Interesting points.... but you have a basic misunderstanding about what File Vault does, and how it works..
Did you notice that you can continue working normally (or doing whatever it is you do with your Mac) while the encryption process continues?
There is, in most situations, very little noticeable performance decrease while either encryption, or decryption takes place. (That would be part of its "poor engineering"
Notice also that when you log in to an encrypted drive, that you would seldom even know that the drive is encrypted, other than the slight change in opening the drive with a password.
Finally, turning on (enabling) File Vault encrypts your hard drive.
Once the encryption is complete, you would leave File Vault ON. File Vault automatically encrypts new information. There's nothing that you need to do, other than remember the login password, and also the File Vault key that is generated when you first turn on File Vault.
Turning OFF File Vault removes all encryption (and you are back to an un-encrypted volume, back to square one, eh?)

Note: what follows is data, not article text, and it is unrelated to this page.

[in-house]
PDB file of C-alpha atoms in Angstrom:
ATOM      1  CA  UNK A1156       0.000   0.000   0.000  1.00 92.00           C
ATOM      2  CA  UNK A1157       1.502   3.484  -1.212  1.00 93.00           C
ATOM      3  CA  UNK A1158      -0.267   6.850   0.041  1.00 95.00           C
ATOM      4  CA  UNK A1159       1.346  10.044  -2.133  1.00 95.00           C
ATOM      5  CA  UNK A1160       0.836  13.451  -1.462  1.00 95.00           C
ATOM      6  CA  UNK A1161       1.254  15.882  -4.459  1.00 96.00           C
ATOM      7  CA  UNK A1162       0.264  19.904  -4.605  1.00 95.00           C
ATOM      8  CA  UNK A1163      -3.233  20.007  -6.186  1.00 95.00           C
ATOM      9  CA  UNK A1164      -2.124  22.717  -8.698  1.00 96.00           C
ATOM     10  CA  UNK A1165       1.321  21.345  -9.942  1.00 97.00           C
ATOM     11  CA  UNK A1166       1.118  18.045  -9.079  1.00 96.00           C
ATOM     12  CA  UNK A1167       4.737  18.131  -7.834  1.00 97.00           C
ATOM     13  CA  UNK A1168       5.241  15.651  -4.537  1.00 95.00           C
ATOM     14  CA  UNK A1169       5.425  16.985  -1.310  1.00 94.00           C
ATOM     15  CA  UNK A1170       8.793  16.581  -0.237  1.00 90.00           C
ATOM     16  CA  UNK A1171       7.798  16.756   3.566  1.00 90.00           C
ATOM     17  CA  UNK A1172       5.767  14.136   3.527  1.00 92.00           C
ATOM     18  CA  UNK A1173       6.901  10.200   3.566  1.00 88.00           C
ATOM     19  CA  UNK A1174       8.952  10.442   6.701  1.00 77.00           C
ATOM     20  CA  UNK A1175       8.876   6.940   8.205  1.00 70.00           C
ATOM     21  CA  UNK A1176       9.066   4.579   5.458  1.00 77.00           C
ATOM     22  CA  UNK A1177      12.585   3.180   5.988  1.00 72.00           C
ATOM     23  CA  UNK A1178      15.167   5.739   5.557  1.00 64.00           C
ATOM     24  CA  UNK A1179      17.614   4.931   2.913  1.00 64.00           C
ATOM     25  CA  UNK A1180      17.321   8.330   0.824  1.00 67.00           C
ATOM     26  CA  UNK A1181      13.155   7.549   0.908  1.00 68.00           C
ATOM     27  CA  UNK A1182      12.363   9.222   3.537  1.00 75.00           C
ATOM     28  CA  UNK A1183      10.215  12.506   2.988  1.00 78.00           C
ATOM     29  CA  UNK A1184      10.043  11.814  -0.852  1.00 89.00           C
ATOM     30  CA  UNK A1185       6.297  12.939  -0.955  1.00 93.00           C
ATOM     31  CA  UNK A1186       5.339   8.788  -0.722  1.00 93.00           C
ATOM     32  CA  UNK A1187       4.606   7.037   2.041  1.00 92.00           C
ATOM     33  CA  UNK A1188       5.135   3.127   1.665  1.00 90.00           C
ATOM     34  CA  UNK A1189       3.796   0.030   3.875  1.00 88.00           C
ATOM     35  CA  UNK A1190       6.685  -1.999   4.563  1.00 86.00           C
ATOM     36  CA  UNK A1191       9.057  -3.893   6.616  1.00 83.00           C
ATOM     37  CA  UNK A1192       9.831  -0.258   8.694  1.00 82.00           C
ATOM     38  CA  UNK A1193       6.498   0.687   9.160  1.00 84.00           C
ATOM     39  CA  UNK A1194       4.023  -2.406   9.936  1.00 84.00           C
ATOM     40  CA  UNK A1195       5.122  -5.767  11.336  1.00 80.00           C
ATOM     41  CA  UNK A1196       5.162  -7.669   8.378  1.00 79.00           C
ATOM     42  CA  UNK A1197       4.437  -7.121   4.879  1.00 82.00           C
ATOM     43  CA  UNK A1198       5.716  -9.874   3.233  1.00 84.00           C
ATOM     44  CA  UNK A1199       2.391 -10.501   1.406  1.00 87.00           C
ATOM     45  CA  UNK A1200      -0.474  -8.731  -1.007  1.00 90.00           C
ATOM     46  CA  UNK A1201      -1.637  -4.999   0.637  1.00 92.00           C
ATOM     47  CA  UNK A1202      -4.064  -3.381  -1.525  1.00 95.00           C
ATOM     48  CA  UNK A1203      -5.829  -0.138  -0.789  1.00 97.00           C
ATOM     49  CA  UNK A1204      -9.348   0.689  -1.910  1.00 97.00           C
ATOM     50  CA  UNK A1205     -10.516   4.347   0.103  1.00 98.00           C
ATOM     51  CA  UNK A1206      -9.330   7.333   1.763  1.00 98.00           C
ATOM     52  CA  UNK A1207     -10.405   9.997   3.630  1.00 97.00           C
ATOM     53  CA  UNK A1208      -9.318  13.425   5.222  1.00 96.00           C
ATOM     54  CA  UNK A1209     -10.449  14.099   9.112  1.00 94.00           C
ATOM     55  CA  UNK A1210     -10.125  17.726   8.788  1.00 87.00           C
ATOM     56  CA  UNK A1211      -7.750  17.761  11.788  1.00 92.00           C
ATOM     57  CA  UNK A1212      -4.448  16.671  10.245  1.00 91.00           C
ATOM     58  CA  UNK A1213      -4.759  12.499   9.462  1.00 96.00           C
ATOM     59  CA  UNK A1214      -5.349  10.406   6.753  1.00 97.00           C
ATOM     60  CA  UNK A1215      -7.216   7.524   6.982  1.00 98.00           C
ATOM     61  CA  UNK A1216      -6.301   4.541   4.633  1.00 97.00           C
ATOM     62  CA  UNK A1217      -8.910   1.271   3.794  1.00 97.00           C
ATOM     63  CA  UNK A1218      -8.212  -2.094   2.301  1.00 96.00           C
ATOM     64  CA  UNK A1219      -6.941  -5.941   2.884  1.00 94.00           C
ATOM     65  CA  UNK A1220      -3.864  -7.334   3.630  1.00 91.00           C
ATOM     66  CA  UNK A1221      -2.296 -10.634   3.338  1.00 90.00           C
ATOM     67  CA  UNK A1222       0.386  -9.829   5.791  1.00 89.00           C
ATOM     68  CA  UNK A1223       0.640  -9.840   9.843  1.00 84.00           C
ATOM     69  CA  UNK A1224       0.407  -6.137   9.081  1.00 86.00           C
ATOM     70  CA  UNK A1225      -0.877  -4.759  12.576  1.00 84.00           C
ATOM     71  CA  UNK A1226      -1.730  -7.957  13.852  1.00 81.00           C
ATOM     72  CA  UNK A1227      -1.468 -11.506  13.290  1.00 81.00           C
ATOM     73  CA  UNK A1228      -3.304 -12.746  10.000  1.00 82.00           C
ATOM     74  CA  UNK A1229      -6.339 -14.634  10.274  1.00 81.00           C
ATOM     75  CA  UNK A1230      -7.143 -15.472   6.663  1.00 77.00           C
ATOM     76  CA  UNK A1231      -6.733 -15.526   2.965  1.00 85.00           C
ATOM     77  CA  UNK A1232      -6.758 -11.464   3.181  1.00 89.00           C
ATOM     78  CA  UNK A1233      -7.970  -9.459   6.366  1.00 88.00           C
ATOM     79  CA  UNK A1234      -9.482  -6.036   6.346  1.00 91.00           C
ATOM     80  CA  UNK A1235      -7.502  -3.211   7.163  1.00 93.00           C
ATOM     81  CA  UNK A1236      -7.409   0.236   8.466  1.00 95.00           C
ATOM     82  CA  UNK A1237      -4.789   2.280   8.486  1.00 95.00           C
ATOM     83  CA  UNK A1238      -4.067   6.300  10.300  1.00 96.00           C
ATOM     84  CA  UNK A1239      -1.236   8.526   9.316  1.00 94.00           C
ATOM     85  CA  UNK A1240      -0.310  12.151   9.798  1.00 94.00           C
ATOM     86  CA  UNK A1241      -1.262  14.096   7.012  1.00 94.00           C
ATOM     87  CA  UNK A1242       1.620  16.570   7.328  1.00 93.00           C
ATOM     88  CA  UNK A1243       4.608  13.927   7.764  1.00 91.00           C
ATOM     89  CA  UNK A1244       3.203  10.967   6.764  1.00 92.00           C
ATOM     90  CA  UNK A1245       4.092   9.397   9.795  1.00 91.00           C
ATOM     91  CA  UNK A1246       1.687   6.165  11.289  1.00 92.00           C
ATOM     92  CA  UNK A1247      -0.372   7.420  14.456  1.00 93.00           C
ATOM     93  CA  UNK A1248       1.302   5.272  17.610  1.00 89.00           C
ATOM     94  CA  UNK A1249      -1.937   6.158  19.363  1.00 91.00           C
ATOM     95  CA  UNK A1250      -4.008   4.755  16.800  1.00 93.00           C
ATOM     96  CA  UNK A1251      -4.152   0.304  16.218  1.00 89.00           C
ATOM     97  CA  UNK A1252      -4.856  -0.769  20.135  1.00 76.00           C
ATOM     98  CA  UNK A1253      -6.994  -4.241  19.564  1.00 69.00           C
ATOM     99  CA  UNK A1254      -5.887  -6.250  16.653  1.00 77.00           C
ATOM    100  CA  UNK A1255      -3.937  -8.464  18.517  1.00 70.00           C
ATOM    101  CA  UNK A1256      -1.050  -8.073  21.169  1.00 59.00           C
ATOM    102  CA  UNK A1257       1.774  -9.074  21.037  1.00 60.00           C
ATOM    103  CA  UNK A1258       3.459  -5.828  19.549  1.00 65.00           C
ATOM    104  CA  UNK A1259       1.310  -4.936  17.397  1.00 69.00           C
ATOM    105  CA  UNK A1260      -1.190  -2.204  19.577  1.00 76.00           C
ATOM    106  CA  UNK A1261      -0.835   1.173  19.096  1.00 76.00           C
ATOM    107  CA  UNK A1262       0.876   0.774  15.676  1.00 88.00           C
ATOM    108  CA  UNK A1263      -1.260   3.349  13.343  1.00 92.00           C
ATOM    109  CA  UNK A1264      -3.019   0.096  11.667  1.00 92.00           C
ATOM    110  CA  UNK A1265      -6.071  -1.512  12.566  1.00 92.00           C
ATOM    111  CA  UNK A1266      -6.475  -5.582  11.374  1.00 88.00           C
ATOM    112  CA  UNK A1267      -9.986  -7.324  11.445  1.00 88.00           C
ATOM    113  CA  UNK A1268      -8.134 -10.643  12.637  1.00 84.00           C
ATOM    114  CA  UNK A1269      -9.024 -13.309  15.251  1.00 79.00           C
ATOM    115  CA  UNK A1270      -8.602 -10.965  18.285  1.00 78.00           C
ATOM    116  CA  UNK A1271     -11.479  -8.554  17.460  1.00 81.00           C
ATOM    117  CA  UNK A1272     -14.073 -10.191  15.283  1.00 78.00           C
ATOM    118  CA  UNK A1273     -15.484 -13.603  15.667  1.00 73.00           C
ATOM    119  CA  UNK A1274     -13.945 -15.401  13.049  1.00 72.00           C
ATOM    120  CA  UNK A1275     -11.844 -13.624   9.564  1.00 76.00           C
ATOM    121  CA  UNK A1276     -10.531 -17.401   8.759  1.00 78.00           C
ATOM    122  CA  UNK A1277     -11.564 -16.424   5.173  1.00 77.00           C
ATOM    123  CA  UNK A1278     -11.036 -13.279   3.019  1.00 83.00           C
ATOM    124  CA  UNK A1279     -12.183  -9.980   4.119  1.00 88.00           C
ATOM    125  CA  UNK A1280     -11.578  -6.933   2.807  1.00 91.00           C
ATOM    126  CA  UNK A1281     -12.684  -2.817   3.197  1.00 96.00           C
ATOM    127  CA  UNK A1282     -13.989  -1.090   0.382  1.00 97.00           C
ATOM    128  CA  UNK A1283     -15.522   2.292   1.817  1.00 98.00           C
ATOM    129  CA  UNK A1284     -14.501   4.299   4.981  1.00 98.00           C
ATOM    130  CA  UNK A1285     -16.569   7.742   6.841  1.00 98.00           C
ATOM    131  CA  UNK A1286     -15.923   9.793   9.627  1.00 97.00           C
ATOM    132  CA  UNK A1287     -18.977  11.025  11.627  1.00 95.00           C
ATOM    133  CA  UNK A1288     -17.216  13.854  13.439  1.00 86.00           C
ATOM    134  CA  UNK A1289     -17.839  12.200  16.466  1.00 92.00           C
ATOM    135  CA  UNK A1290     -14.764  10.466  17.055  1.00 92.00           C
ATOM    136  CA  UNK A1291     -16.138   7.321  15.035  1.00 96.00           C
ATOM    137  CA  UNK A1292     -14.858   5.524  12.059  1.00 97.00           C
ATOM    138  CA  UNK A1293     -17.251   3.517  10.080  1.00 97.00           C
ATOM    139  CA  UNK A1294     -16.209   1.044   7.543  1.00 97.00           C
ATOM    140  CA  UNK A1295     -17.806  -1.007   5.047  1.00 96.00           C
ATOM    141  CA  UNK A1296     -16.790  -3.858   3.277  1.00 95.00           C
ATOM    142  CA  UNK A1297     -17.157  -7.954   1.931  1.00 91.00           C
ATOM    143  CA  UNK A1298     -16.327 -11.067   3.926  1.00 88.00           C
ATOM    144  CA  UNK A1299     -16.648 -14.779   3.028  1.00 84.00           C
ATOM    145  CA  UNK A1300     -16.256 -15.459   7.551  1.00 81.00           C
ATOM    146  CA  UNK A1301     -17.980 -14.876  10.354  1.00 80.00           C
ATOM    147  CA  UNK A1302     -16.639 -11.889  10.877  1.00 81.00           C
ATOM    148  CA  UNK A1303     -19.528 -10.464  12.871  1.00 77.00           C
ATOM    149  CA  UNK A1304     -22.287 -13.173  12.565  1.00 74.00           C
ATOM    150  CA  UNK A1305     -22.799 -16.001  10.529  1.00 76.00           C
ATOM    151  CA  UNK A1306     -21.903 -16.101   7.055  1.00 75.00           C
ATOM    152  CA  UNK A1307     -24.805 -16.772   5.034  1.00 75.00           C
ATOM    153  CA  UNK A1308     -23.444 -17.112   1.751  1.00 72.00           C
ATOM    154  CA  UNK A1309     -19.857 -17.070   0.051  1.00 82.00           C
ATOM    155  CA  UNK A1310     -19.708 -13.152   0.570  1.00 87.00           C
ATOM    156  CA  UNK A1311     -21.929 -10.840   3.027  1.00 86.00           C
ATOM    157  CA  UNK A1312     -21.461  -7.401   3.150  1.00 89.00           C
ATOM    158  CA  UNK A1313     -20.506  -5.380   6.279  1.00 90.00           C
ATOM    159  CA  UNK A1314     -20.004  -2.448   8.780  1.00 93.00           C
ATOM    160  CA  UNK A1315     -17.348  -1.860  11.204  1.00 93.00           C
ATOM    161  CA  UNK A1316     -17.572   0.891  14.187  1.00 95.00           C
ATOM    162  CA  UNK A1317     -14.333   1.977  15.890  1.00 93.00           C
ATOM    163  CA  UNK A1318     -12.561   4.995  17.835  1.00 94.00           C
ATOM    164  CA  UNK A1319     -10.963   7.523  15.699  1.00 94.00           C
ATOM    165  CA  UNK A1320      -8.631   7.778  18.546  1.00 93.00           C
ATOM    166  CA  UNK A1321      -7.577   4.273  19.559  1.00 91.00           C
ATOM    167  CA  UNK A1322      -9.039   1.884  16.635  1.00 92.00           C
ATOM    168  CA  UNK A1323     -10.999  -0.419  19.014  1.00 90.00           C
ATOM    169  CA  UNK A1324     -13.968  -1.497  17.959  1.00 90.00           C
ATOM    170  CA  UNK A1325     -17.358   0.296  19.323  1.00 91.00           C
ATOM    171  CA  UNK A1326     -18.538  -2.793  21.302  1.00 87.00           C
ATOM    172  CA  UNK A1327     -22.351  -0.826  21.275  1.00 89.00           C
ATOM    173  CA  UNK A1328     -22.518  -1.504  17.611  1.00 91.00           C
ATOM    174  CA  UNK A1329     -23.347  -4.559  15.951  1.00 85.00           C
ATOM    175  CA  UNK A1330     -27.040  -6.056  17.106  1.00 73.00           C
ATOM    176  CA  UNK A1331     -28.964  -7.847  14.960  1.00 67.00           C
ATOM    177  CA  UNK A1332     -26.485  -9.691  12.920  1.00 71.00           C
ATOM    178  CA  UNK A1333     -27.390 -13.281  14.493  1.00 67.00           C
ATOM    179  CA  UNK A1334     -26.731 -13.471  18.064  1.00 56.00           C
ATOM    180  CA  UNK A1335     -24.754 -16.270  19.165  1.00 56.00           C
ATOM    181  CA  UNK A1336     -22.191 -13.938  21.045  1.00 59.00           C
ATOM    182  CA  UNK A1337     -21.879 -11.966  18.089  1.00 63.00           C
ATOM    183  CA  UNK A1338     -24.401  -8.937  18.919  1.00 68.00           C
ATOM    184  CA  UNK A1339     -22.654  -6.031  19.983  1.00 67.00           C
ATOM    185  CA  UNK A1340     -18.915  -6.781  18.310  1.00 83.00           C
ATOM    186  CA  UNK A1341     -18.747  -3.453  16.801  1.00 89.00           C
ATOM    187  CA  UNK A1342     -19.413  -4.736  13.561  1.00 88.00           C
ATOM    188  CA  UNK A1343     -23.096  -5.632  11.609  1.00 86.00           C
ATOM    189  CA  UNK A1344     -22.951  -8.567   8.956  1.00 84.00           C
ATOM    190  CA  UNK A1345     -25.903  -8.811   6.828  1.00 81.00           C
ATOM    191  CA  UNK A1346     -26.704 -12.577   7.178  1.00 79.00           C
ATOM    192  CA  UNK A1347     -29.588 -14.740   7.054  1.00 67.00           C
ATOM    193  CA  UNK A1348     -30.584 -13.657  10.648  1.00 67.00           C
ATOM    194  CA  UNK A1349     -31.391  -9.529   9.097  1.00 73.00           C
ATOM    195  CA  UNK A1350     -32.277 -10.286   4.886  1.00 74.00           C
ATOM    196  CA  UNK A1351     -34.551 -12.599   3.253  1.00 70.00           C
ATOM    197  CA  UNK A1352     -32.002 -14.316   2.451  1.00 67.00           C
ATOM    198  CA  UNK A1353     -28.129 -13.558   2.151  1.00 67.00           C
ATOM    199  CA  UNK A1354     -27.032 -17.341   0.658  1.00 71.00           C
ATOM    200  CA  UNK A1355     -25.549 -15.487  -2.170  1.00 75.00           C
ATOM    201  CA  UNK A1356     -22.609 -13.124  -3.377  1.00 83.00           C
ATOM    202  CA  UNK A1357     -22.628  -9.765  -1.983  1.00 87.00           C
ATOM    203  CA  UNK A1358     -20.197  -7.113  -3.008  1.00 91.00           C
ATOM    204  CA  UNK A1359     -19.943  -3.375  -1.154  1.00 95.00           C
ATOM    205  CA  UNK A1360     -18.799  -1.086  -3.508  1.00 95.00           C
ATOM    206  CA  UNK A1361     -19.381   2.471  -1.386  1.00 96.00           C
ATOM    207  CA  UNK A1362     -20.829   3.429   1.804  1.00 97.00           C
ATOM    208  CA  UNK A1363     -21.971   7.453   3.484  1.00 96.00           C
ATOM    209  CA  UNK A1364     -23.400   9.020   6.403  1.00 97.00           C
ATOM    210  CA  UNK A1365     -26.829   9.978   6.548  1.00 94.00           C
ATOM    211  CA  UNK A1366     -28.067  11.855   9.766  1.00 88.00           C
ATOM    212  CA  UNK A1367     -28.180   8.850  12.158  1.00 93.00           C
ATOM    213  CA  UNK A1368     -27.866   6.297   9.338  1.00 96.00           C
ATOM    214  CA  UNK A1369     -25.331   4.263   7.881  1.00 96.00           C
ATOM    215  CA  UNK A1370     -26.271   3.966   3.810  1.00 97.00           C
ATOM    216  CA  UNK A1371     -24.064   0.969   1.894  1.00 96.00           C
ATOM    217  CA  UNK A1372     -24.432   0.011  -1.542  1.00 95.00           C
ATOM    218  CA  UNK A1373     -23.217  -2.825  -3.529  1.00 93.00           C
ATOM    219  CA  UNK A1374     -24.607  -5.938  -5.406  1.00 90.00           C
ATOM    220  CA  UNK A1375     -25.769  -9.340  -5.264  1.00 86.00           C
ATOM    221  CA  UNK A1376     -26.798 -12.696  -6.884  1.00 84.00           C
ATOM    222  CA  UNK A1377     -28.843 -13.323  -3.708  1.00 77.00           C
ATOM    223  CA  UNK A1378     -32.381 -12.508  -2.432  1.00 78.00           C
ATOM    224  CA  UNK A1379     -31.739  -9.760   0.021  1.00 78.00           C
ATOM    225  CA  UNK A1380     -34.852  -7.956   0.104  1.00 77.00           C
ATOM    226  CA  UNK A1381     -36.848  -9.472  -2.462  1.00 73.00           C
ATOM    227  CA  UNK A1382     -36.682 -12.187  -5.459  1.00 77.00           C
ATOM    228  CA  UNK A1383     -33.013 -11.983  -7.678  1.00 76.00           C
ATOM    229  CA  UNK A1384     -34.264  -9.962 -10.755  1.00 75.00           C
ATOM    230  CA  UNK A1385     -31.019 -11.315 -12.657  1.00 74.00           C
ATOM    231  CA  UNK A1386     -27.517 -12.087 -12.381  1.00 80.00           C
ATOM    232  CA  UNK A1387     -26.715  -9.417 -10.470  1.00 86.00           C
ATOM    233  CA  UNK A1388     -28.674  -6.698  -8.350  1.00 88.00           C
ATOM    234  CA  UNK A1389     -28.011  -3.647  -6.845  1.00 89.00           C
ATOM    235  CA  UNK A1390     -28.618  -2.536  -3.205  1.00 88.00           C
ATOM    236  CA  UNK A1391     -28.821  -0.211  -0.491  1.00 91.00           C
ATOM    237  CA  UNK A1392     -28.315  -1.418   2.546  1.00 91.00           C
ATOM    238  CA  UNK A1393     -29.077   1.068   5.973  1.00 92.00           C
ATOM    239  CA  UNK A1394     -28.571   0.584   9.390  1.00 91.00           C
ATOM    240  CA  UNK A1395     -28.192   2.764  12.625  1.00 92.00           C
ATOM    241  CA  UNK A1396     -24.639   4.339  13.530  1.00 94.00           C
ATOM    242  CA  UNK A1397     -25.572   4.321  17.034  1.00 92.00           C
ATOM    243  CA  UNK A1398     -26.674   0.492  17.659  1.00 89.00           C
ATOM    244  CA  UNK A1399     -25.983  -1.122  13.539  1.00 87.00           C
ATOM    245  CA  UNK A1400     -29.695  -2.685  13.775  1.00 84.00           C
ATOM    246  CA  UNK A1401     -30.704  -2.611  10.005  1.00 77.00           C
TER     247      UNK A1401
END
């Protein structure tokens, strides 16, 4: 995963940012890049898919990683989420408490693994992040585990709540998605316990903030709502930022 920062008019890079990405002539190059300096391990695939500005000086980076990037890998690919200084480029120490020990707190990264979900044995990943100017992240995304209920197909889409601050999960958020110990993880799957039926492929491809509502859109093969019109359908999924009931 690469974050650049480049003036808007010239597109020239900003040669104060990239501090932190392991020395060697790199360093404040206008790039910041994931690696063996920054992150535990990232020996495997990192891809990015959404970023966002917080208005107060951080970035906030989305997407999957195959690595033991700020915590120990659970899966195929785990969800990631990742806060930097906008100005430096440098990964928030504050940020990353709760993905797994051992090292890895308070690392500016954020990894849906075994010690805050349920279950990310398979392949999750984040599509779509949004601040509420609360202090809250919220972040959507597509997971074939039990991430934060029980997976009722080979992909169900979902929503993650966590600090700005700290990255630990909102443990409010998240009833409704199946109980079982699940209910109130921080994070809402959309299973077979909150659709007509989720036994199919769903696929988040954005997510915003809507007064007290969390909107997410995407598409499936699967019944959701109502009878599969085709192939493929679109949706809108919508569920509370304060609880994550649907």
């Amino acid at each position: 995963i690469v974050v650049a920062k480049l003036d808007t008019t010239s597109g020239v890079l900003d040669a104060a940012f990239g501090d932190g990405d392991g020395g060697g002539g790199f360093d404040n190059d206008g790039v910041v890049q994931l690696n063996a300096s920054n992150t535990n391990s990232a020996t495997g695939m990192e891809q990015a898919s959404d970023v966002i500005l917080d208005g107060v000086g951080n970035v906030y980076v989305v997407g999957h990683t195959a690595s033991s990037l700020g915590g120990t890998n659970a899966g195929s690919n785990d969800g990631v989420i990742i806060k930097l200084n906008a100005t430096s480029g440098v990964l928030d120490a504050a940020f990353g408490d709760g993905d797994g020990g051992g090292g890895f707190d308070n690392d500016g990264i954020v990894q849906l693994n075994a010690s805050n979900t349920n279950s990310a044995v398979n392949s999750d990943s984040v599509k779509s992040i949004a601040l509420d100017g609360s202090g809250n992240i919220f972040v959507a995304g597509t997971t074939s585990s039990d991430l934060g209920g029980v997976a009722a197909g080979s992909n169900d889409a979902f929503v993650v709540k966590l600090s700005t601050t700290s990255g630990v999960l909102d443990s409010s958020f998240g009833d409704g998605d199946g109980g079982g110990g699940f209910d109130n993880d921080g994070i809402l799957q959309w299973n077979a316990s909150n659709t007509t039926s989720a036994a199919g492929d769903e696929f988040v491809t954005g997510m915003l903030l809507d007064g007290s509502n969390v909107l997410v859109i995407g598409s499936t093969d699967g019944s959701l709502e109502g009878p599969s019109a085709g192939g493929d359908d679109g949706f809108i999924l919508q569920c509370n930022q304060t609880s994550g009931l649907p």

So, if you want the extra security of File Vault (and it is quite secure), then enable File Vault. The initial process takes some time, and you can continue to work normally while that process occurs. You leave File Vault turned on, it takes however long it takes. New information, new data, your added files, all are encrypted when you copy those to a File Vault-enabled drive. That additional process takes very little time, and you won't notice any difference as the process is essentially transparent.
The important point is that you leave File Vault turned on, and that takes care of itself.
You would only turn File Vault off if you want to remove the encryption from the drive completely. Yes, that also takes time. But, it is a process that you probably won't ever need to do, unless you need to turn File Vault off because of some problem that you have with the drive.
You DON'T ever need to turn File Vault off just so you can use the drive. Your data is always protected while File Vault is on, and you can use your drive as normal, even while encrypting, and AFTER the encryption is complete.
BTW - you don't need to turn off File Vault (or de-crypt) your boot volume to reinstall macOS. You just enter your unlocking password when you choose an encrypted volume as the install destination.